When I meet gentlemen and ladies, I am reminded of the extent of the inhabitable and uninhabitable globe; I exclaim to myself, Surfaces! surfaces! If the outside of a man is so variegated and extensive, what must the inside be? You are high up the Platte River, traversing deserts, plains covered with soda, with no deeper hollow than a prairie-dog hole tenanted also by owls and venomous snakes.
The railroad men have now their hands full. I hear and see bluebirds, come with the warm wind. The sand is flowing in the Deep Cut. I am affected by the sight of the moist red sand or subsoil under the edge of the sandy bank, under the pitch pines. The railroad is perhaps our pleasantest and wildest road. It only makes deep cuts into and through the hills. On it are no houses or foot-travellers. The travel on it does not disturb me. The woods are left to hang over it. Though straight, is wild in its accompaniments. All is raw edges. Even the laborers on it are not like other laborers. Its houses, if any, are shanties, and its ruins the ruins of shanties, shells where the race that built the railroad dwelt, and the bones they gnawed lie about. I am cheered by the sound of running water now down the wooden troughs on each side the cut. Then it is the driest walking in wet weather, and the easiest in snowy. This road breaks the surface of the earth. Even the sight of smoke from the shanty excites me to-day. Already these puddles on the railroad, reflecting the pine woods, remind me of summer lakes.
I know of no more pleasing employment than to ride about the country with a companion very early in the spring, looking at farms with a view to purchasing if not paying for them.
Going through the high field beyond the lone graveyard, I see the track of a boy’s sled before me, and his footsteps shining like silver between me and the moon. And now I come to where they have coasted in a hollow in this upland bean-field, and there are countless tracks of sleds, and I forget that the sun shone on them in their sport, as if I had reached the region of perpetual twilight, and their sport appears more significant and symbolical now, more earnest. For what a man does abroad by night requires and implies more deliberate energy than what he is encouraged to do in the sunshine. He is more spiritual, less animal or vegetable, in the former case.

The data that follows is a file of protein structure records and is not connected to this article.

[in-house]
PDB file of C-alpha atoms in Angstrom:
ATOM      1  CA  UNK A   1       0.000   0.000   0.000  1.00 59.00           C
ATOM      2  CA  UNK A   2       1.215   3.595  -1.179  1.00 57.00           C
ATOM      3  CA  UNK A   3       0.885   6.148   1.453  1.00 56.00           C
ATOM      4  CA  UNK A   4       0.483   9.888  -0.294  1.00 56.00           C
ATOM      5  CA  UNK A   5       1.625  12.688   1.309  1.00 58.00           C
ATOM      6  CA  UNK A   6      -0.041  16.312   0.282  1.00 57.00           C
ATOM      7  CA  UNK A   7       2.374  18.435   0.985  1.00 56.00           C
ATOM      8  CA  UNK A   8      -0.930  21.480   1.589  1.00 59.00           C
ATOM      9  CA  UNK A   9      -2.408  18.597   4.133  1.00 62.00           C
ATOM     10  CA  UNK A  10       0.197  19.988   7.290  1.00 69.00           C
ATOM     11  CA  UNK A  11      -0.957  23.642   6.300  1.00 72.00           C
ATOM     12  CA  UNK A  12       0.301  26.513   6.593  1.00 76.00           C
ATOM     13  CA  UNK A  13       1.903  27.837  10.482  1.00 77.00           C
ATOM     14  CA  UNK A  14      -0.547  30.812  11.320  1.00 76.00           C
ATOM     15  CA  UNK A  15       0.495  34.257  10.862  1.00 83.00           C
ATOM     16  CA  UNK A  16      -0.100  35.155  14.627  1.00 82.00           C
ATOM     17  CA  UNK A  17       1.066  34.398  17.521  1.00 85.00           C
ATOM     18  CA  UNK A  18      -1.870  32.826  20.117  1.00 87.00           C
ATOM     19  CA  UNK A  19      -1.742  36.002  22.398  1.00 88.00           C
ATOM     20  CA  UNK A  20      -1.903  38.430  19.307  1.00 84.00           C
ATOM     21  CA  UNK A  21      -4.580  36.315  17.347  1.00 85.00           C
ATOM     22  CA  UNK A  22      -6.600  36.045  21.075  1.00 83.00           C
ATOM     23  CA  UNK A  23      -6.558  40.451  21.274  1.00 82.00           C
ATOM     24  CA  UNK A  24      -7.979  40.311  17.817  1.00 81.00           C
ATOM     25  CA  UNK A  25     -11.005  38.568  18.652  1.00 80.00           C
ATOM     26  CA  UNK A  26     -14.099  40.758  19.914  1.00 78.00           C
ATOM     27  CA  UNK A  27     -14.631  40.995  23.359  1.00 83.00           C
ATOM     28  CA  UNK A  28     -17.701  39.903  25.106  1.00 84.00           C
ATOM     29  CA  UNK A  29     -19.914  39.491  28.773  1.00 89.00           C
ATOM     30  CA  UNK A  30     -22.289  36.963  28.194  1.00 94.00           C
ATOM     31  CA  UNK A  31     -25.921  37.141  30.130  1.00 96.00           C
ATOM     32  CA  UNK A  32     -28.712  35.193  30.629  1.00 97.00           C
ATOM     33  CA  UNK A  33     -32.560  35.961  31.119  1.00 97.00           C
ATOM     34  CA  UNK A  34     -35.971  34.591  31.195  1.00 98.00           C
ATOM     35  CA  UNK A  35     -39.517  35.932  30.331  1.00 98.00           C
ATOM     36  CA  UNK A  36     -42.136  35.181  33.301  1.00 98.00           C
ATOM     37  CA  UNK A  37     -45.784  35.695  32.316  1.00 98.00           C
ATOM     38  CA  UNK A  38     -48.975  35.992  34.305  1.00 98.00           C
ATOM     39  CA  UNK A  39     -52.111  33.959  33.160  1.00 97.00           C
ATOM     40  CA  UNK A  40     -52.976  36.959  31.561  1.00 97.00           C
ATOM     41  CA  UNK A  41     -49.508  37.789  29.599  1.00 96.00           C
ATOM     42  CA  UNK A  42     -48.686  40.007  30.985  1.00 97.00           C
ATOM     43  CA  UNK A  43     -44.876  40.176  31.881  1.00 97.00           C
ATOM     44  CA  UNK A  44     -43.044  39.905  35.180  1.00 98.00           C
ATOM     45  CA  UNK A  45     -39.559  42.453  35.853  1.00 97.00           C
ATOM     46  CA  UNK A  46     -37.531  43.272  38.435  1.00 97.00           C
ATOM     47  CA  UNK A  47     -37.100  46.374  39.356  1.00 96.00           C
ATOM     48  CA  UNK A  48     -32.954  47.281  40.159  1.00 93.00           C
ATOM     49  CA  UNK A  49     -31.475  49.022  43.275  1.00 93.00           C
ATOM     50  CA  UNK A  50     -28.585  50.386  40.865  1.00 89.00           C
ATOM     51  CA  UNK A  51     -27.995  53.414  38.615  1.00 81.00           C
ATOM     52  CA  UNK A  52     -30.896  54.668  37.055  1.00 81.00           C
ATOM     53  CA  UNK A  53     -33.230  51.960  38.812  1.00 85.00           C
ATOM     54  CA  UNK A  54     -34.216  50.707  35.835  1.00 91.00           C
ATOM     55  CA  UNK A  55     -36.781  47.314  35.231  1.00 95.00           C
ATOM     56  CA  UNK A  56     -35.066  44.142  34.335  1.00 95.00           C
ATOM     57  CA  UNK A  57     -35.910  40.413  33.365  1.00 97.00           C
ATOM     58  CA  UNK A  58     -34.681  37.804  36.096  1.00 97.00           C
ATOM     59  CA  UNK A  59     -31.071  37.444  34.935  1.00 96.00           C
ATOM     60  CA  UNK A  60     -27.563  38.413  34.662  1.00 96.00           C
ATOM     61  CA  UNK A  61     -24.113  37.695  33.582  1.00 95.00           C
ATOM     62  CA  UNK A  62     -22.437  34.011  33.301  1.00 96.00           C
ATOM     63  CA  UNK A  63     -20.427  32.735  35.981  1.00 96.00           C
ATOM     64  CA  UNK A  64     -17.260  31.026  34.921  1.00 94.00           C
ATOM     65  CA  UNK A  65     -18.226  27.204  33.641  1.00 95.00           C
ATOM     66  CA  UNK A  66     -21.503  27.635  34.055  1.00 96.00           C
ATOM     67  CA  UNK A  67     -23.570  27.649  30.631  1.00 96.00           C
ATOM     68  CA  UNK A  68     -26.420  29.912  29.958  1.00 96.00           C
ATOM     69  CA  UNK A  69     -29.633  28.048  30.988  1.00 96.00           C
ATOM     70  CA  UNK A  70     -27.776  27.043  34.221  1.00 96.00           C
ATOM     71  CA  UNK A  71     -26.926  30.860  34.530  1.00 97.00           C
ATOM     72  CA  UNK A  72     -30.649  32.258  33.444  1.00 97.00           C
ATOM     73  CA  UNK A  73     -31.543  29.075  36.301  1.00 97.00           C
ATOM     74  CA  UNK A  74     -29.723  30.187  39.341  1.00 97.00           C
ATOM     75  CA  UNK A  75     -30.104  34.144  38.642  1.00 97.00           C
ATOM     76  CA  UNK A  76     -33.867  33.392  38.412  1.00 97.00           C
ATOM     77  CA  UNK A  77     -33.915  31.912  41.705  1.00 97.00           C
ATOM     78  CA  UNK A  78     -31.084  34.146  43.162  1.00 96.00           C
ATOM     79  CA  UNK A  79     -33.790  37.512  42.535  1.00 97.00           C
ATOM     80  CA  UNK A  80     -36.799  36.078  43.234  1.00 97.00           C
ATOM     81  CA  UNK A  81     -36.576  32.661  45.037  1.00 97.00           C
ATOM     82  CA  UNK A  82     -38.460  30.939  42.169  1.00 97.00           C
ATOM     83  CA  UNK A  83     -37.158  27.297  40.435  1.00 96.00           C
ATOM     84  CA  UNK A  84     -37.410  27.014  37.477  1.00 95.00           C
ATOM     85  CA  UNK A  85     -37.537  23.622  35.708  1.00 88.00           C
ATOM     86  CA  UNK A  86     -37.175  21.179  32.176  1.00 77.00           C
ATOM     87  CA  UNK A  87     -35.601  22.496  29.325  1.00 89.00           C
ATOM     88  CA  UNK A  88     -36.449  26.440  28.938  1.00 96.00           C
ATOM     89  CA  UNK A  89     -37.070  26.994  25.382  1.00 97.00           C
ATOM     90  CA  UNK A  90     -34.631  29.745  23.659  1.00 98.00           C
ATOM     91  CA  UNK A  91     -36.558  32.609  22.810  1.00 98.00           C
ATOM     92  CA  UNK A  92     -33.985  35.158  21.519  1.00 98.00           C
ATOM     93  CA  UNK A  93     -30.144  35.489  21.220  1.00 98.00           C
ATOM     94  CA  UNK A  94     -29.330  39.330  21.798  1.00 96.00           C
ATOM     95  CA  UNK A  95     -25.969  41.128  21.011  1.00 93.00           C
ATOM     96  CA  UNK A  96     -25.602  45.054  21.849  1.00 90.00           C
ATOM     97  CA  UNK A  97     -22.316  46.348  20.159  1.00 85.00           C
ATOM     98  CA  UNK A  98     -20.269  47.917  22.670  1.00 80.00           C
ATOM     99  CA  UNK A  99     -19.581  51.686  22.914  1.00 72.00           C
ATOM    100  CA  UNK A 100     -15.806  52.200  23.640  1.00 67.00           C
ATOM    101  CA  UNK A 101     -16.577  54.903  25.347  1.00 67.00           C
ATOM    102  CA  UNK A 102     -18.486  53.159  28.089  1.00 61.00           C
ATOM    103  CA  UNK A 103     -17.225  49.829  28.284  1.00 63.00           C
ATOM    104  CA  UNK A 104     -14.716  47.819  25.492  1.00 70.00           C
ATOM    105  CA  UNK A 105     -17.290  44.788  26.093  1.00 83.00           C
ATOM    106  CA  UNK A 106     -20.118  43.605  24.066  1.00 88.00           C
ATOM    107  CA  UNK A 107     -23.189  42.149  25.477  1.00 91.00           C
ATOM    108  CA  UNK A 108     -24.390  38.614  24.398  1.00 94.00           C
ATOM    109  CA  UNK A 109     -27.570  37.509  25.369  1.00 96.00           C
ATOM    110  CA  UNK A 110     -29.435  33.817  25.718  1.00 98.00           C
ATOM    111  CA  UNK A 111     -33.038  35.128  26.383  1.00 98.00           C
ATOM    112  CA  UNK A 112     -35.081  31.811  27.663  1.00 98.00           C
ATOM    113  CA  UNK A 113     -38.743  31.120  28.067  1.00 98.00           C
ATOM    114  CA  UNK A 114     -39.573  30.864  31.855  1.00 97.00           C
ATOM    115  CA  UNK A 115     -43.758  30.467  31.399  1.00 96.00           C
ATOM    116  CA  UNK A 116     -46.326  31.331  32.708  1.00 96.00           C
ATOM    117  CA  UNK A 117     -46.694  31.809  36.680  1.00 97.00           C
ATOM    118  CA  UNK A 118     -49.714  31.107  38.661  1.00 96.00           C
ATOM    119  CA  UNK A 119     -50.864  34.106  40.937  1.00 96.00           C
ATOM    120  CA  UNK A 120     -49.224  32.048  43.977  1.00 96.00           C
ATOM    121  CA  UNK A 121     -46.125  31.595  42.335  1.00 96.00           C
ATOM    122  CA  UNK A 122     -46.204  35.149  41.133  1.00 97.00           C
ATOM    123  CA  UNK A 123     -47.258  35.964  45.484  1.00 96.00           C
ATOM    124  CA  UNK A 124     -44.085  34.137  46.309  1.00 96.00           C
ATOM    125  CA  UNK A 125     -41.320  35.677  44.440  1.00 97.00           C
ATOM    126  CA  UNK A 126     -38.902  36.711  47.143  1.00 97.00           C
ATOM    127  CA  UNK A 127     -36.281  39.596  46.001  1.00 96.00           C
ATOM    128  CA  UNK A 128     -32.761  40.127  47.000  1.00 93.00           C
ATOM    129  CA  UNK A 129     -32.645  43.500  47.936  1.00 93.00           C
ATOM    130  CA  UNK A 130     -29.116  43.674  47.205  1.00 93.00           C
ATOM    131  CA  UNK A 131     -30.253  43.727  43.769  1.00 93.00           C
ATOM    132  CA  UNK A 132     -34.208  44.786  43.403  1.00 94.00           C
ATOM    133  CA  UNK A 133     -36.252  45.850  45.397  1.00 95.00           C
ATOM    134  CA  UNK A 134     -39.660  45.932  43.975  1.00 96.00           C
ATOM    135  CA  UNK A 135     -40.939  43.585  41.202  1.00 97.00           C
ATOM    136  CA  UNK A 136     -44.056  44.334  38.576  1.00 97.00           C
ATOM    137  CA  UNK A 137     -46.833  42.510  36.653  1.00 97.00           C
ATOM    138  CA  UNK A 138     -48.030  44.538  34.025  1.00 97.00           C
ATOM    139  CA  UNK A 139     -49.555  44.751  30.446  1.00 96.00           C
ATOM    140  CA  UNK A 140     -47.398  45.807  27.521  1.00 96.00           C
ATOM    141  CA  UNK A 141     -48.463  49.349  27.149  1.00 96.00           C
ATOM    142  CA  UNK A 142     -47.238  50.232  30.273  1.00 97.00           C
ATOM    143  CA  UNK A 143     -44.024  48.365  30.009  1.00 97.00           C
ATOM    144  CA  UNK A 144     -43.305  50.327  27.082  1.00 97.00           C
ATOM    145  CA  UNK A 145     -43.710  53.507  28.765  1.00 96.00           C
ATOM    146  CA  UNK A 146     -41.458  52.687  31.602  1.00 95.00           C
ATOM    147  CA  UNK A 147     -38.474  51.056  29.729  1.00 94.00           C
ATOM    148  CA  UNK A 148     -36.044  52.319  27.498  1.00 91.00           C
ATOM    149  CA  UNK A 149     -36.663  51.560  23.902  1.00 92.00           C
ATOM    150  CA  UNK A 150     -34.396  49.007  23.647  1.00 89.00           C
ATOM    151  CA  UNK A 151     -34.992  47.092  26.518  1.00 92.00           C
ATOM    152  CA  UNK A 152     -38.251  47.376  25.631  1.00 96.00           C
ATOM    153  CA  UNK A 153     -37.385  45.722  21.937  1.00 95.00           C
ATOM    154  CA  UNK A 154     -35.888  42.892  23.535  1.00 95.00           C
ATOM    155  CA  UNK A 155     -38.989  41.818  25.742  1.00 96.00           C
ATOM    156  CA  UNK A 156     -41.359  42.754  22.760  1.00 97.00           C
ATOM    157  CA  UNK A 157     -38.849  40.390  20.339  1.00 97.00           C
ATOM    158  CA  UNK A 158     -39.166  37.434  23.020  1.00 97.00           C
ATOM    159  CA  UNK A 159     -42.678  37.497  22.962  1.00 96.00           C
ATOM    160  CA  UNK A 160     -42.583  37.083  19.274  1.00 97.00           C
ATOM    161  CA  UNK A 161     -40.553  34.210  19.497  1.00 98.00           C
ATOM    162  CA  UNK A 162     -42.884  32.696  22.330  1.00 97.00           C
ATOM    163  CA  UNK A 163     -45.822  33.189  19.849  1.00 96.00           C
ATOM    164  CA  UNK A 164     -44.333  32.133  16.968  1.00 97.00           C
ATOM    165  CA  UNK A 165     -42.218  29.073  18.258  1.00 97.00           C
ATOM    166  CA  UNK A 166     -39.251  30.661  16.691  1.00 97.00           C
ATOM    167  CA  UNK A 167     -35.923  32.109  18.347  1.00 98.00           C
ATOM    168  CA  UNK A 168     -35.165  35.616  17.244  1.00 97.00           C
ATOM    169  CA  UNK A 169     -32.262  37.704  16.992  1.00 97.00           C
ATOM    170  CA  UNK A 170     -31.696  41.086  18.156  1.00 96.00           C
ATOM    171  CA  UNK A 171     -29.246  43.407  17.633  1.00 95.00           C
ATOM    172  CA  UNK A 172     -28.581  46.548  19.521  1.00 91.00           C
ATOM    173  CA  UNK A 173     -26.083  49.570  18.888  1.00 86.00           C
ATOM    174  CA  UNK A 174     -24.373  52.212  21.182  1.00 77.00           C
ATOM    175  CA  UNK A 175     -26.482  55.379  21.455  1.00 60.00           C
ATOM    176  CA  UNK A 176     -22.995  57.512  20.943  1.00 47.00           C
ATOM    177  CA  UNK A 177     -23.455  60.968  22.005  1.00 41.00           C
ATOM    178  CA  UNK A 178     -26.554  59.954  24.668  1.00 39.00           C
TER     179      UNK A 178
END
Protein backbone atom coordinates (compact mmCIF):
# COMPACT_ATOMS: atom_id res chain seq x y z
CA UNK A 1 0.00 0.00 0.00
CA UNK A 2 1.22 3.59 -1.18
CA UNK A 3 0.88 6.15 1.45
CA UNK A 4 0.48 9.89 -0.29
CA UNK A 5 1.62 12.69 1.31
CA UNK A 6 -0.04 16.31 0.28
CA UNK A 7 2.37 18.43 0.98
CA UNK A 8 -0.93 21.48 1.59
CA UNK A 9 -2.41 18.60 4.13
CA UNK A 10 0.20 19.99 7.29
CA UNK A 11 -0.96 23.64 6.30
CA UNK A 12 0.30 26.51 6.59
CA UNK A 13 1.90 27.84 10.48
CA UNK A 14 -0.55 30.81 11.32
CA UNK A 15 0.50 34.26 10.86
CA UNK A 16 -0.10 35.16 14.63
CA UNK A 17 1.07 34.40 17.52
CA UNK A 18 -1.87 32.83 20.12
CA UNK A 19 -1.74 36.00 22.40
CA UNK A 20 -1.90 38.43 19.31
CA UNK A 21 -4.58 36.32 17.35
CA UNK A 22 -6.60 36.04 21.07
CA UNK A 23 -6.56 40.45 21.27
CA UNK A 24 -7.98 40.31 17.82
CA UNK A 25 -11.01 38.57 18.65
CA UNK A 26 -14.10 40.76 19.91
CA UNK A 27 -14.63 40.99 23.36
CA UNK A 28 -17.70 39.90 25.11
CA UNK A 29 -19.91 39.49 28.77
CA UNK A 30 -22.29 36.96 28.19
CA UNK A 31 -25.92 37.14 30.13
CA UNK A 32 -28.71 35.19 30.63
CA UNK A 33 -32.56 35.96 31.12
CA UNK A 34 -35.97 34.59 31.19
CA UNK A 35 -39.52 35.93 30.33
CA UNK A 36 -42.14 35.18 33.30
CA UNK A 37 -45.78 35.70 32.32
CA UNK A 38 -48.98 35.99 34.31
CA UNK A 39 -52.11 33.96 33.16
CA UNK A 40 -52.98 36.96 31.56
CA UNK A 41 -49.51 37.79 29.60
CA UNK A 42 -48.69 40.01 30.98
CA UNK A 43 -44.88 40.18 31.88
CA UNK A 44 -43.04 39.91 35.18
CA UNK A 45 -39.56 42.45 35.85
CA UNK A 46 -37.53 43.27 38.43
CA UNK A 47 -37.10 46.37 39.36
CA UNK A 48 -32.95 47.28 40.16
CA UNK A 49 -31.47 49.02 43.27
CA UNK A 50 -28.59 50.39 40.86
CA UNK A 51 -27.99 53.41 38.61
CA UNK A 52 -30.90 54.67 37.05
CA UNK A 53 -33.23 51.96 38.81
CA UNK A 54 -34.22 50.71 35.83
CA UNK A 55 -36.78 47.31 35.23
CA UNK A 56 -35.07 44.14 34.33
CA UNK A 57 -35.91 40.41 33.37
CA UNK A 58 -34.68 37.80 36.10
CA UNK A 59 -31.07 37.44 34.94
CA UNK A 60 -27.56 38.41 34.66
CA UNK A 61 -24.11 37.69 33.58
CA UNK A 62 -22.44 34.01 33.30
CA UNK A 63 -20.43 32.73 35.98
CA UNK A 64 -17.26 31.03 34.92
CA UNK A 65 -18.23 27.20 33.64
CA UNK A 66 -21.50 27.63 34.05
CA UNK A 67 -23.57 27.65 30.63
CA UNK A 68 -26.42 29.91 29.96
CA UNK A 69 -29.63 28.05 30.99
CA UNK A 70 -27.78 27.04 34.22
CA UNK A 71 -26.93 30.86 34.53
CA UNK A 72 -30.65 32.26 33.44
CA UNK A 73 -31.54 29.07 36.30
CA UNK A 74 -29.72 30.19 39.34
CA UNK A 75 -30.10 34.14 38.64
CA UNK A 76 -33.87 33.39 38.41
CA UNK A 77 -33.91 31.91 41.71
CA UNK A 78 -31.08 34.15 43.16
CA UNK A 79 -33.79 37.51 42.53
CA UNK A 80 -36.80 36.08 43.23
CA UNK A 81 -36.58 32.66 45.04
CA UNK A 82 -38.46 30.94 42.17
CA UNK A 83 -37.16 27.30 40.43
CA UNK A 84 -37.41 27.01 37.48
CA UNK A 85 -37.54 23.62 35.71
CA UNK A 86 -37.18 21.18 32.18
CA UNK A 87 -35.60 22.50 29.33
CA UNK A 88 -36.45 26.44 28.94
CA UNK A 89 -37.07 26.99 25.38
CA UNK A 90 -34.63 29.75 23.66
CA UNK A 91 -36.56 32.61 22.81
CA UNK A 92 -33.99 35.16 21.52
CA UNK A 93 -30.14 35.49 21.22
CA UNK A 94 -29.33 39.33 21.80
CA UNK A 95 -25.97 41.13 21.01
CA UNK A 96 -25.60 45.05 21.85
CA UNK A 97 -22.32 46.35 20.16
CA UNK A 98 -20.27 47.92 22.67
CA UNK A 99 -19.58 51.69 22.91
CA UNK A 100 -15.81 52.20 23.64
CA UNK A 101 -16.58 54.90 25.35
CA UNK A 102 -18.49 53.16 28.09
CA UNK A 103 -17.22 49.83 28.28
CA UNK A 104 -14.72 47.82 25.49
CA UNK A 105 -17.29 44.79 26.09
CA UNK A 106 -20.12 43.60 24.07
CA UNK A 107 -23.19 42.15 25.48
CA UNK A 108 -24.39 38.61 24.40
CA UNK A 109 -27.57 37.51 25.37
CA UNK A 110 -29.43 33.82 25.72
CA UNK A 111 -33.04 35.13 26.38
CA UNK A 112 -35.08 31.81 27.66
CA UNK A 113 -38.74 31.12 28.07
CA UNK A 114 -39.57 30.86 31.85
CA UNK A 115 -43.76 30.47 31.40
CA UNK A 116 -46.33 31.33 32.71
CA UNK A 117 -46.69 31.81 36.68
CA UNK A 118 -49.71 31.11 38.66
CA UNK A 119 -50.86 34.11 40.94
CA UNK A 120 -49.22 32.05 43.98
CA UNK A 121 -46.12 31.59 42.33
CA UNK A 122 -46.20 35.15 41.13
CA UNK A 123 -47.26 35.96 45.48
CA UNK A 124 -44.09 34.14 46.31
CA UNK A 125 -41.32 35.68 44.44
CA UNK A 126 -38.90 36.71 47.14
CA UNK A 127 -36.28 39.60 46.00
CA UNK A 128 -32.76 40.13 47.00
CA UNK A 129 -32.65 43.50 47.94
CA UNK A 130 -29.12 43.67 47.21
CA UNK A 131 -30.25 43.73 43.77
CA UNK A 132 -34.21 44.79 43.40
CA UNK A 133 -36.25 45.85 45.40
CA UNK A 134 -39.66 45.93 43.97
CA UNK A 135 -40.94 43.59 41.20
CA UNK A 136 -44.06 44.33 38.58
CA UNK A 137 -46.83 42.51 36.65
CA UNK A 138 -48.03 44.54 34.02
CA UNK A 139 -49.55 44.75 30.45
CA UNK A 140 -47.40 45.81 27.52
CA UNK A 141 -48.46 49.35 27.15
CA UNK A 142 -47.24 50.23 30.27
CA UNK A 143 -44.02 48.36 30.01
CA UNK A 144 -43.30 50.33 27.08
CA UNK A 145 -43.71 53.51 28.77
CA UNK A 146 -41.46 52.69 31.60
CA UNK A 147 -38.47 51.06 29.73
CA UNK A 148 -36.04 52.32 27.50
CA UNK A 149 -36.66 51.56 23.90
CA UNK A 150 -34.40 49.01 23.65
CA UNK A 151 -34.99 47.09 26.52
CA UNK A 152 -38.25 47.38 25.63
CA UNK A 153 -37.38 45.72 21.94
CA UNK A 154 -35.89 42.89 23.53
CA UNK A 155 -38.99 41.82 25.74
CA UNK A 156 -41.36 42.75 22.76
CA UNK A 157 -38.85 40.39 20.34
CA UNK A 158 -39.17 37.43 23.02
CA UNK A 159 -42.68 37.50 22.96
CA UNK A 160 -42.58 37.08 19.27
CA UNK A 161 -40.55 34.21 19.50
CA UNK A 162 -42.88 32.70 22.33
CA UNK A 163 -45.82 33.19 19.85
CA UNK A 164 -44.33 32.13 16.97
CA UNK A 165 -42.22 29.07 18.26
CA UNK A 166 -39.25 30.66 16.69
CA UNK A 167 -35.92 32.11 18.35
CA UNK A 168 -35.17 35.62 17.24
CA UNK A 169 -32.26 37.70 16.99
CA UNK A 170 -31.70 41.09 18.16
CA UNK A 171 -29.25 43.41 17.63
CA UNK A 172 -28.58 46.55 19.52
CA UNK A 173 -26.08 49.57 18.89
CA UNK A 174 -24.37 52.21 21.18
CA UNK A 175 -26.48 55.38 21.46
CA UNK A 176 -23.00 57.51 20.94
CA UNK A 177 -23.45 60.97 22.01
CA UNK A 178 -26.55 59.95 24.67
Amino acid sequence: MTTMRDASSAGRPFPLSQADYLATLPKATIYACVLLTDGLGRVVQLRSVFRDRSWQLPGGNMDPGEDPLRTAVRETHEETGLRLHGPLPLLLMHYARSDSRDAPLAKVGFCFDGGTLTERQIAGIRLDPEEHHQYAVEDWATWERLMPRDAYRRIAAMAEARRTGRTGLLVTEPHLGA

We read the English poets; we study botany and zoology and geology, lean and dry as they are; and it is rare that we get a new suggestion. It is ebb-tide with the scientific reports, Professor ______ in the chair. We would fain know something more about these animals and stones and trees around us. We are ready to skin the animals alive to come at them. Our scientific names convey a very partial information only; they suggest certain thoughts only. It does not occur to me that there are other names for most of these objects, given by a people who stood between me and them, who had better senses than our race. How little I know of that arbor-vitae when I have learned only what science can tell me! It is but a word. It is not a tree of life. But there are twenty words for the tree and its different parts which the Indian gave, which are not in our botanies, which imply a more practical and vital science. He used it every day. He was well acquainted with its wood, and its bark, and its leaves. No science does more than arrange what knowledge we have of any class of objects. But, generally speaking, how much more conversant was the Indian with any wild animal or plant than we are, and in his language is implied all that intimacy, as much as ours is expressed in our language. How many words in his language about a moose, or birch bark, and the like!
We stood still a few moments on the Turnpike below Wright’s (the Turnpike, which had no wheel-track beyond Tuttle’s and no track at all beyond Wright’s), and listened to hear a spring bird. We heard only the jay screaming in the distance and the cawing of a crow. What a perfectly New England sound is this voice of the crow! If you stand perfectly still anywhere in the outskirts of the town and listen, stilling the almost incessant hum of your own personal factory, this is perhaps the sound which you will be most sure to hear rising above all sounds of human industry and leading your thoughts to some far bay in the woods where the crow is venting his disgust. The bird sees the white man come and the Indian withdraw, but it withdraws not. Its untamed voice is still heard above the tinkling of the forge. It sees a race pass away, but it passes not away. It remains to remind us of aboriginal nature.